Poland refuses to perform abortions on Ukrainian refugees

Helsinki – They fled from hell, and they arose in the Middle Ages. Now the phone of Christina Kagpura, a lawyer and director of the “Planning Federation for Families and Women” is ringing non-stop. At the other end of the line, in most cases, is the pessimistic voice of a woman who does not know how to perform an abortion. For years, Polish women have been forced to flee abroad or seek refuge with their mothers due to deadly restrictions on abortion. Or, to voluntary charities that provide all possible assistance. But, during these dramatic weeks, the Ukrainians are joining the poles.

Women fleeing armed invasion. He was raped by Russian soldiers. Shocked by the bombs. And in complicated situations, sometimes more complicated, to continue the pregnancy. But they find themselves in another trench, in a more subtle but less painful battle. And Christina Kagpura can not do even a little.

The Ukrainians left the country of Ukraine, which is now under bombardment, but allowed abortions until the twelfth week, before the Russian invasion. And they descended from Radio Maria and the World Congress of Families into the stronghold of radical Catholicism in Poland. Hillary Marcolis of Human Rights Watch told the Polish media, “Ukrainians are not accustomed to our restrictions: there is a lot of fear and anxiety among them.”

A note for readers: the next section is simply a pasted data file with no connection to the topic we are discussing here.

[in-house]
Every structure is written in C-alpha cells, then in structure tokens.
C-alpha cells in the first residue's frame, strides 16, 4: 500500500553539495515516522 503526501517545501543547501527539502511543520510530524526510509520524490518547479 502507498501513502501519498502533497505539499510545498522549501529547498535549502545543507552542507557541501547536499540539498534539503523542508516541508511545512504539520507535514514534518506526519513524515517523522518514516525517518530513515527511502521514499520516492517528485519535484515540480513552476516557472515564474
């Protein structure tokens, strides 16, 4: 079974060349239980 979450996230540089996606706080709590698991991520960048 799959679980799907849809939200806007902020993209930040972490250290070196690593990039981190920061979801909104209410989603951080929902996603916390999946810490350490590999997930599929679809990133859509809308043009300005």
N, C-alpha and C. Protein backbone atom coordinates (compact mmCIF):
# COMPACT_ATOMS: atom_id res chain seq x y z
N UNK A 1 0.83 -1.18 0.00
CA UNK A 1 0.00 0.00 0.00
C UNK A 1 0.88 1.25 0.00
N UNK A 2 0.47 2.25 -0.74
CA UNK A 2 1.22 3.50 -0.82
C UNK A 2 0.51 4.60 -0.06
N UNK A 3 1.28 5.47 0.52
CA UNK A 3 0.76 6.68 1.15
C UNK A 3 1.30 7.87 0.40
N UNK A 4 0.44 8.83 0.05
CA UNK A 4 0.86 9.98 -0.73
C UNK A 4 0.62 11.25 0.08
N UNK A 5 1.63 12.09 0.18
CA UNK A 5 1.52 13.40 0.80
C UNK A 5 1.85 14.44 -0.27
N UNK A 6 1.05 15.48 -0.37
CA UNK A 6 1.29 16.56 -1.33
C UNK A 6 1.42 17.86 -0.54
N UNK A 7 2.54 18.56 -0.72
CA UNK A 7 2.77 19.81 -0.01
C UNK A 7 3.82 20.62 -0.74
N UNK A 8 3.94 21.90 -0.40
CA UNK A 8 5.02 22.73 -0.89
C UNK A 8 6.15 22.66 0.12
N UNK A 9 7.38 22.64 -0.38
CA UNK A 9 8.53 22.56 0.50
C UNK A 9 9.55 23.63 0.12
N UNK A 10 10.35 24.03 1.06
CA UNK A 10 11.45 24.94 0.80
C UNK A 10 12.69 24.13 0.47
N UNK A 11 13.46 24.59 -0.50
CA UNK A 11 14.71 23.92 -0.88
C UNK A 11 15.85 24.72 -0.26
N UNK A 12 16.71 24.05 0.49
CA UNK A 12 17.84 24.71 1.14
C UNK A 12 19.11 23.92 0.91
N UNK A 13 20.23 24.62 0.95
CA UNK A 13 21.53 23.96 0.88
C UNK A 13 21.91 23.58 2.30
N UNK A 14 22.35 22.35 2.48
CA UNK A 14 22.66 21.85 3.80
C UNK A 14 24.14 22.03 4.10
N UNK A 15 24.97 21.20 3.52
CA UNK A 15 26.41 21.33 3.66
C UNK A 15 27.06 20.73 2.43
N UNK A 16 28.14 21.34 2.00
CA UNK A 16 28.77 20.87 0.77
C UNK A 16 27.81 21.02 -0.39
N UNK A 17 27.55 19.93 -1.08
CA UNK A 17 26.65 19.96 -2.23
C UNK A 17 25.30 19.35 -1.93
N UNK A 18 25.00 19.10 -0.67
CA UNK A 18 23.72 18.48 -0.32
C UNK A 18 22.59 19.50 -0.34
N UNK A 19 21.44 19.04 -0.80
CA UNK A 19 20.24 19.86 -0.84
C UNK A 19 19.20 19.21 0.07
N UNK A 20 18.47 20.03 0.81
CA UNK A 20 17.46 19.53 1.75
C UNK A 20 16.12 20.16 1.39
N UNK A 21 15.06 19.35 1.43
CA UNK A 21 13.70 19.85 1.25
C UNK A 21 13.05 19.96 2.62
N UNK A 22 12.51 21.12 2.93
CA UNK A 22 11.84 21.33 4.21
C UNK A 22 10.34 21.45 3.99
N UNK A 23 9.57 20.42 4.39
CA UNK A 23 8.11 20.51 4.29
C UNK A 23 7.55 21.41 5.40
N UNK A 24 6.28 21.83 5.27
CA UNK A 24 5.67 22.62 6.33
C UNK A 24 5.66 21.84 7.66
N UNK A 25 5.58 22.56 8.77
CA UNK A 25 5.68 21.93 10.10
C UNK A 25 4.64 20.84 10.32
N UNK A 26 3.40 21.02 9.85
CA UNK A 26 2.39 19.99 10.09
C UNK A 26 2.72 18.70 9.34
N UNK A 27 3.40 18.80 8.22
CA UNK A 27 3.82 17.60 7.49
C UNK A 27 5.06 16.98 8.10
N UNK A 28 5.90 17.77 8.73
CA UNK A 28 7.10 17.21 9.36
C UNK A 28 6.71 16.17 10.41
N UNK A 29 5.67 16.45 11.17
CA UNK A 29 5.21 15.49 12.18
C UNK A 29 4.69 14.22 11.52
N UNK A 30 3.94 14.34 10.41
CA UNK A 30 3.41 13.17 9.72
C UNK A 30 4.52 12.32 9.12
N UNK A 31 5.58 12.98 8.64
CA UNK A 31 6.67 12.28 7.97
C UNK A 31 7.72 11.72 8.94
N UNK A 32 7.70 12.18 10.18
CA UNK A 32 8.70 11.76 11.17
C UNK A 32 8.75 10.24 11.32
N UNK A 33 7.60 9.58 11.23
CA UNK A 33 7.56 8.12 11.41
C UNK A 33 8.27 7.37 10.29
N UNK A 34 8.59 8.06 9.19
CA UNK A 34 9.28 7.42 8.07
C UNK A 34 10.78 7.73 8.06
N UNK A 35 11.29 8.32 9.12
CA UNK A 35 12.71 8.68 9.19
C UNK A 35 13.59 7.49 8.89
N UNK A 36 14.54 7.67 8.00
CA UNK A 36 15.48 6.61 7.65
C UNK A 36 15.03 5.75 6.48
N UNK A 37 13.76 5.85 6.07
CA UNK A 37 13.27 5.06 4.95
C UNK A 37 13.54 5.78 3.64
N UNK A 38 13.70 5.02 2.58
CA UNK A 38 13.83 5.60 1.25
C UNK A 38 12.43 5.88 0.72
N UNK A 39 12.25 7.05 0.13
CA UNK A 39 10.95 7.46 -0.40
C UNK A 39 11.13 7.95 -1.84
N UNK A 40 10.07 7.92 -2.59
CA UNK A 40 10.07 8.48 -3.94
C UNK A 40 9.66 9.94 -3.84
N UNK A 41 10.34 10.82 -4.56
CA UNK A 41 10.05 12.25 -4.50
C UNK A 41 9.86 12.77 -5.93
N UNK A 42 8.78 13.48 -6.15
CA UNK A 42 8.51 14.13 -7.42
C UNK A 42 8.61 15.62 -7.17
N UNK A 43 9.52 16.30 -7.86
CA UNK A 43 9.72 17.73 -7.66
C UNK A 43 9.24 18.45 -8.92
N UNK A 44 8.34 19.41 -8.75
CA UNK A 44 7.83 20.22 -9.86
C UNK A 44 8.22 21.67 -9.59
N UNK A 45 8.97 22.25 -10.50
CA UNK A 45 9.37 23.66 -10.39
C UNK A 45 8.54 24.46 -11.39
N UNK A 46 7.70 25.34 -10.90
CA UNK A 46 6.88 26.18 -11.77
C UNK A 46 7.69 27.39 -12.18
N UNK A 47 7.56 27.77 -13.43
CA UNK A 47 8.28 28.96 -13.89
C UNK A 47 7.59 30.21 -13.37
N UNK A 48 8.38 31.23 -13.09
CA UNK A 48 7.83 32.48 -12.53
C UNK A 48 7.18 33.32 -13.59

Two million Ukrainians have taken refuge in Poland, 90% of them women and children. The country that crossed the wave of moving unity that did not seem to be broken even after a month and a half of war, changed the laws in favor of their unification and welcomed them with great enthusiasm. However, in a country ruled by Mateusz Morawiecki, abortion can be performed only in very rare cases, even if the fetus dies or is deformed and the mother’s life is in danger. In December last year, an attempt by the ruling party Biz to ban abortion, even in the case of rape or sexual assault, failed. It would have been even more humiliating for the Ukrainian refugees.

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Who knows the police state that came up with the Morawicki government’s freedom killing lawsuits, Justina Whiterjinska, a “borderless abortion” activist, was the first case of a European man jailed for sending morning pills to a woman victim of domestic violence. . One day the woman got scared and called her. She was less than three months pregnant. She did not want to continue the pregnancy: her partner was violent and abused her. “I sympathize with her and she knows what domestic violence is,” he says. Wydrzynska sent her pills in the morning. The violent comrade who called the police intercepted them. The activist was later prosecuted for illegal drug trafficking.

“Since March 1, ninety-nine Ukrainians have already contacted me and asked how to have an abortion or how to take the pill in the morning,” says the activist. When Russian troops were chased out of the suburbs of Kiev and mass graves, massacres and formal, racial rapes erupted, Witrginska learned the news that froze her: “Volunteers who went to Pucha said that raped women were afraid to come to Poland. They know our laws, but they are afraid of them.” Trying to do it in a country devastated by war is an endless sacrifice. © RIPRO

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